After several hours of surveillance, Sergeant Rosa and several of his officers were admitted into the home where the vehicle was parked. The home was being used as a boarding house where each bedroom was a separate residence. The officers went door to door, talking with the residents who were home and performing a security check of their rooms to ensure no one was hiding inside.

As a result of these interviews, the officers learned that Dorothy Moore owned the home. They asked Ms. Moore to come to the house to help with the investigation. The officers told her they were investigating a carjacking and asked if she had seen a light blue Nissan. She informed them that defendant lived in the house and that she had seen him driving a vehicle matching that description for the past 10 days.

Ms. Moore reported that defendant had parked the Sentra on the septic tank behind the house even after she instructed him not to do so. She had noticed a bullet hole in the windshield. When she asked defendant about the bullet hole, he told her the vehicle belonged to one of his girlfriends, and he did not know why there was a bullet hole in the windshield. The officers then determined that the tags from Mr. Gonzalez' vehicle had been switched with those of the Sentra in the front driveway. The owner of that Sentra also lived in the house; he did not know of the switch.

After interviewing Ms. Moore, the officers knocked on defendant's door, but received no answer. Ms. Moore gave them a key to the room so that the officers could determine if anyone was inside. The officers found no one in the room, so they secured the room and guarded the door.

On 26 July 2008, at approximately 4:00 or 5:00 p.m., Officer Kellogg responded to a call about a light blue Nissan Sentra with a bullet hole in the windshield parked in a parking lot on Woodbend Drive. He was instructed to block the vehicle in the event defendant tried to leave the parking lot. While conducting a search of the area, the surveillance officers observed defendant walking toward the vehicle. Defendant returned to the car, and Officer Kellogg was unable to reach the parking lot in time to block defendant's exit. As defendant drove towards him, Officer Kellogg turned on his police lights. Defendant swerved to the right to avoid hitting Officer Kellogg and drove toward Six Forks Road.

Another officer in an unmarked vehicle moved in between defendant and Officer Kellogg. Then, Officer Mercer, a canine officer, who had been called to assist in locating defendant on foot, positioned his marked car for safety reasons between defendant and the unmarked police vehicle. Defendant nearly collided with several cars during the pursuit, forcing those vehicles to use evasive measures to avoid a collision. Officers Mercer and Kellogg testified that defendant was driving at approximately 60 to 80 miles per hour in a 45-mile-per-hour zone.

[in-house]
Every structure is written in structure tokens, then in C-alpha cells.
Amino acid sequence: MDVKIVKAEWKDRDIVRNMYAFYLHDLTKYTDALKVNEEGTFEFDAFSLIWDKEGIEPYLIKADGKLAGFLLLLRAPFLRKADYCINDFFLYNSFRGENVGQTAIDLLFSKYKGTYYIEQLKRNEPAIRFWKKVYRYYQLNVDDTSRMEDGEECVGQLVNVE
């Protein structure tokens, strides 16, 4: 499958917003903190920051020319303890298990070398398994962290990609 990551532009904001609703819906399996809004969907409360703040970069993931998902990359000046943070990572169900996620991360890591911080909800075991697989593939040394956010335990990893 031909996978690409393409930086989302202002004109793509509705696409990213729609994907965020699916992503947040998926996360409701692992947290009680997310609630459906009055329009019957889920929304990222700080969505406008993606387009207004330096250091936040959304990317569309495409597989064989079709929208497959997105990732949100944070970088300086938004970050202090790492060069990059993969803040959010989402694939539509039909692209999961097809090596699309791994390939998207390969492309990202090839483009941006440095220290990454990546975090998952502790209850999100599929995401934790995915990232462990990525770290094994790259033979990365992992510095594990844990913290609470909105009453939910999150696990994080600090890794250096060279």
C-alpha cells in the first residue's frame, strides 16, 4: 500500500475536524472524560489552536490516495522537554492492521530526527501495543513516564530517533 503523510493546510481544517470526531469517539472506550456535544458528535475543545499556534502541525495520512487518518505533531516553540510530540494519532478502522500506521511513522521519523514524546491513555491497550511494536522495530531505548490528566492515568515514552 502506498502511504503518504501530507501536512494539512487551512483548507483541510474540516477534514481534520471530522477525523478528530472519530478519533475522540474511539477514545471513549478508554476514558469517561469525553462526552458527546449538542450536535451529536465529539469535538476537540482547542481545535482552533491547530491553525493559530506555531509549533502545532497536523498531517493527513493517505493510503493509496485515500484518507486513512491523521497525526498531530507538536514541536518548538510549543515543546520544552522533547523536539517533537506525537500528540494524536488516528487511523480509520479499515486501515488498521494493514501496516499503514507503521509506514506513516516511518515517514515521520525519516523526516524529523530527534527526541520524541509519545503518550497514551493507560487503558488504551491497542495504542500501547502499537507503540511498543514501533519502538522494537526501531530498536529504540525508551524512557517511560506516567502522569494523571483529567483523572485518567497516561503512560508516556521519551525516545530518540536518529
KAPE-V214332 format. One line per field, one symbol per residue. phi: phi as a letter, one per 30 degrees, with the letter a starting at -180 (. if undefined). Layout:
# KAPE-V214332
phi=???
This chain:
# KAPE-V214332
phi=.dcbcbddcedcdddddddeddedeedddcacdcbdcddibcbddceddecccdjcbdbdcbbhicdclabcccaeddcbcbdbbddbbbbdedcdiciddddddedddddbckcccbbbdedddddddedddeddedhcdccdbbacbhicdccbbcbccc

Defendant turned into a cul-de-sac, slammed on his brakes, and got out of the car. Officer Mercer and his dog pursued defendant on foot. Officer Mercer ordered defendant to halt, warning defendant he would release his dog. When defendant continued to run, Officer Mercer let his dog loose. While attempting to evade the dog, defendant slipped and fell to the ground. The dog then latched onto defendant's left leg.

Officer Mercer approached defendant with his weapon drawn and instructed defendant to turn onto his stomach and stretch out his arms. Instead of complying, defendant kicked at the dog, which was still holding onto his leg. Officer Mercer holstered his weapon and attempted to grab defendant's wrists. Defendant stood up, facing away from Officer Mercer, who then attempted to use his Taser on defendant. Before he could remove the Taser from its holster, defendant turned to face Officer Mercer, assuming a fighting position. Defendant reached toward his waistband with his right hand, leading Officer Mercer to believe defendant was reaching for a weapon.

Officer Mercer drew his pistol again and pointed it at defendant, ordering him to lie down and show his hands. Defendant did not respond to this command and continued reaching toward his waist. Even after Sergeant Quick arrived and defendant was tackled to the ground, defendant continued to reach toward his waistband. Officer Mercer warned defendant not to pull his hands out from under his body or he would be shot. Officer Mercer, while holding defendant's wrist, felt a pistol in defendant's hand. Defendant finally relinquished control of the gun he was holding and began to pull his arm from underneath his body. Officer Mercer took control of the loaded weapon.